Troubled children at a special care unit were forced to urinate on the floor while being isolated in a “safe room” for long periods of time, according to health watchdogs.
One youngster was locked in a room for five days.
A report of an inspection by the Health Information and Quality Authority (Hiqa) into Ballydowd Special Care Unit in Lucan, Co. Dublin, raised a number of concerns.
The center provides secure accommodation for boys and girls aged between 11 and 17 years of age with emotional and behavioral difficulties.
A snap audit of the center in July following complaints revealed the single separation -- intended as a short term response to behavior issues -- was used 149 times involving nine children in the previous six months.
The Hiqa report, published on Monday, found that in the use of single separation some children were locked in rooms for unnecessary prolonged periods, some had no access to toilet facilities or showers, and some remained overnight in secure rooms without mattresses and blankets. Children did not have access to fresh air or exercise while in single separation.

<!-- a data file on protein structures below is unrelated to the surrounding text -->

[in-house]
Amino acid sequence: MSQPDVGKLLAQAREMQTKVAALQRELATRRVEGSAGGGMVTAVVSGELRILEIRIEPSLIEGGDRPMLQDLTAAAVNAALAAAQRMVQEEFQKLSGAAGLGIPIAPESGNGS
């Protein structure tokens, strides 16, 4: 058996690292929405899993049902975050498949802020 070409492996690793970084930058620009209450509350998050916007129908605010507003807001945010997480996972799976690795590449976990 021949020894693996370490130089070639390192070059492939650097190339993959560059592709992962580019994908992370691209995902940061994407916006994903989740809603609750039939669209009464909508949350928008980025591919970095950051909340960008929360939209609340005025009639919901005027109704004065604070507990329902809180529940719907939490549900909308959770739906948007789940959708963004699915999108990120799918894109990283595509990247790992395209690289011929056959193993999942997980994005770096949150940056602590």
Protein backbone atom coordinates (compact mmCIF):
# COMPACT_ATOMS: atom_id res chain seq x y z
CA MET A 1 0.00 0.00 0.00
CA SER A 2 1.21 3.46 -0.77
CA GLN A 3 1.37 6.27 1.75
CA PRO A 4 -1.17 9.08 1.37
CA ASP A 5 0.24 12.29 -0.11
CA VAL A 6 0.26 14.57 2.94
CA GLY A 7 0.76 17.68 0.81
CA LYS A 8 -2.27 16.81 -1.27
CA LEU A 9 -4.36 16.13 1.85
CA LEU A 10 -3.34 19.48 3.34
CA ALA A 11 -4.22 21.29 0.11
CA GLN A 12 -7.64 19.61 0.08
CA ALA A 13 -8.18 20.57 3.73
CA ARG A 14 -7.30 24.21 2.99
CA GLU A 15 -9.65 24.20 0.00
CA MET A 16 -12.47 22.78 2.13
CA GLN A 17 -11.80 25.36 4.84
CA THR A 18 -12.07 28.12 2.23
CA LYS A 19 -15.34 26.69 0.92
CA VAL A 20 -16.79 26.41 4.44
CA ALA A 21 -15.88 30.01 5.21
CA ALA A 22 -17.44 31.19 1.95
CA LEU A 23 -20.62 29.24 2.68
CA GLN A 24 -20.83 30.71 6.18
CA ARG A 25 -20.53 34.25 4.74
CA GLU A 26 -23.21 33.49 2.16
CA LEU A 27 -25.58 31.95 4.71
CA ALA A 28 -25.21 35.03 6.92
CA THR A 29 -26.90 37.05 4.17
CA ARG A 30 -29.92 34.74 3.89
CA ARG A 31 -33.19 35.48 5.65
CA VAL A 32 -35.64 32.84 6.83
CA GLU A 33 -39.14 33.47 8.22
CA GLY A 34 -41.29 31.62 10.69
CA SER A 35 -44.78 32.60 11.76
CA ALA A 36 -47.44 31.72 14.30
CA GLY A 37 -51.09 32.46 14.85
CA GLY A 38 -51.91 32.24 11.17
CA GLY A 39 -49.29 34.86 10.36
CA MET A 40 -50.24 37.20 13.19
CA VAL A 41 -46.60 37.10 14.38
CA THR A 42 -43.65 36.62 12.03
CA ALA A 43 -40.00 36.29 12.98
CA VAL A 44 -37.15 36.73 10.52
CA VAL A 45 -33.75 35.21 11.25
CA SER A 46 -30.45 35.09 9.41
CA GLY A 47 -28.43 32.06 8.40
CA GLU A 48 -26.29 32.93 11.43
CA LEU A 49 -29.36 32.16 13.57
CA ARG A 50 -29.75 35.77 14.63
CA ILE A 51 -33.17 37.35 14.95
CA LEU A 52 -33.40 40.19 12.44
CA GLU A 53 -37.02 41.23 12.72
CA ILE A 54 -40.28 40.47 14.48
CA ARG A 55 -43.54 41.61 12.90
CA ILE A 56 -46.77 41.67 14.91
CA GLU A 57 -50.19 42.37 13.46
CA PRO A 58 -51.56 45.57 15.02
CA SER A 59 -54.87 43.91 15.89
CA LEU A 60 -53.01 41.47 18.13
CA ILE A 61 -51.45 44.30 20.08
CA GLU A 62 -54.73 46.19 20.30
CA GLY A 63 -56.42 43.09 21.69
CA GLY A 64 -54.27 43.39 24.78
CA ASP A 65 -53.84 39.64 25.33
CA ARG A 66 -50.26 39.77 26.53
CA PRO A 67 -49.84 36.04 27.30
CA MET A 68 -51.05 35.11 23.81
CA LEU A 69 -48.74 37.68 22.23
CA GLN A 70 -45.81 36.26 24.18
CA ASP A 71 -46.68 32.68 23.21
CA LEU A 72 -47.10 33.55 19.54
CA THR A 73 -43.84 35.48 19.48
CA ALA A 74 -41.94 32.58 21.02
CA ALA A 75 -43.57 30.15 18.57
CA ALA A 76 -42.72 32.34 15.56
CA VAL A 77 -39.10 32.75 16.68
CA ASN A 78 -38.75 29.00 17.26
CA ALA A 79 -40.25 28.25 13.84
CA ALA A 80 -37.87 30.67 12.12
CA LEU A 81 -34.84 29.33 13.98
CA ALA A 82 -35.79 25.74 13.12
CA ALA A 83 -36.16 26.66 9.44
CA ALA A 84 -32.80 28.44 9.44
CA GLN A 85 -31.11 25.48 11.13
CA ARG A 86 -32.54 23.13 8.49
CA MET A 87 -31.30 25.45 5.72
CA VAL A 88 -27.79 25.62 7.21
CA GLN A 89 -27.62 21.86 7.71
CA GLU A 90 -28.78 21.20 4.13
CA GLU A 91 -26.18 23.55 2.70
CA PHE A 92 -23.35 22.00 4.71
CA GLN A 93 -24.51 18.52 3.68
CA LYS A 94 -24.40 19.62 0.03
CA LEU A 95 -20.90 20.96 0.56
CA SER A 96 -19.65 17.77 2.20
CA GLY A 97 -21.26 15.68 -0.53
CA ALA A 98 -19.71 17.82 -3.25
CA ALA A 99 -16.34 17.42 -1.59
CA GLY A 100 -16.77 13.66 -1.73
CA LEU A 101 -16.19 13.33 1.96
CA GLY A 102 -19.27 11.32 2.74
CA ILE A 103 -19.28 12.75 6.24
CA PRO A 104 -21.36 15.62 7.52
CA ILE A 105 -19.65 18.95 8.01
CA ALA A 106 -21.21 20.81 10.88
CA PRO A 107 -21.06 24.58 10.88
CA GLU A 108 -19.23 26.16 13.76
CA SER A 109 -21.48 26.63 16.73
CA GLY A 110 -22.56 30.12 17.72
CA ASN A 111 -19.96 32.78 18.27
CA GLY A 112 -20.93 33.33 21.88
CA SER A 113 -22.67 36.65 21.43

Some items of clothing were not permitted such as tops due to concerns about self-harming behavior by children creating ligatures to tie around their neck.
Children’s Rights Alliance chief executive Tanya Ward said children should not be subjected to inhuman or degrading circumstances at any time.
“The European Committee for the Prevention of Torture is very clear that in the area of juvenile detention, a rigorous selection and training program must be put in place for staff,” she said.
Fred McBride, chief operating officer of Tusla, the child and family agency which provides and maintains special care units, said his organization accepted that use of single separation was not adequate on occasions when faced with “intense and sustained pressure from challenging and violent behavior.”
“Tusla regrets this and is currently taking steps to strengthen its decision making procedures and facilities,” McBride said.
He said Tusla was developing a specially designed single occupancy facility at Ballydowd which will be better equipped to deal with “extreme challenging behavior” and which is likely to reduce the need for single separation.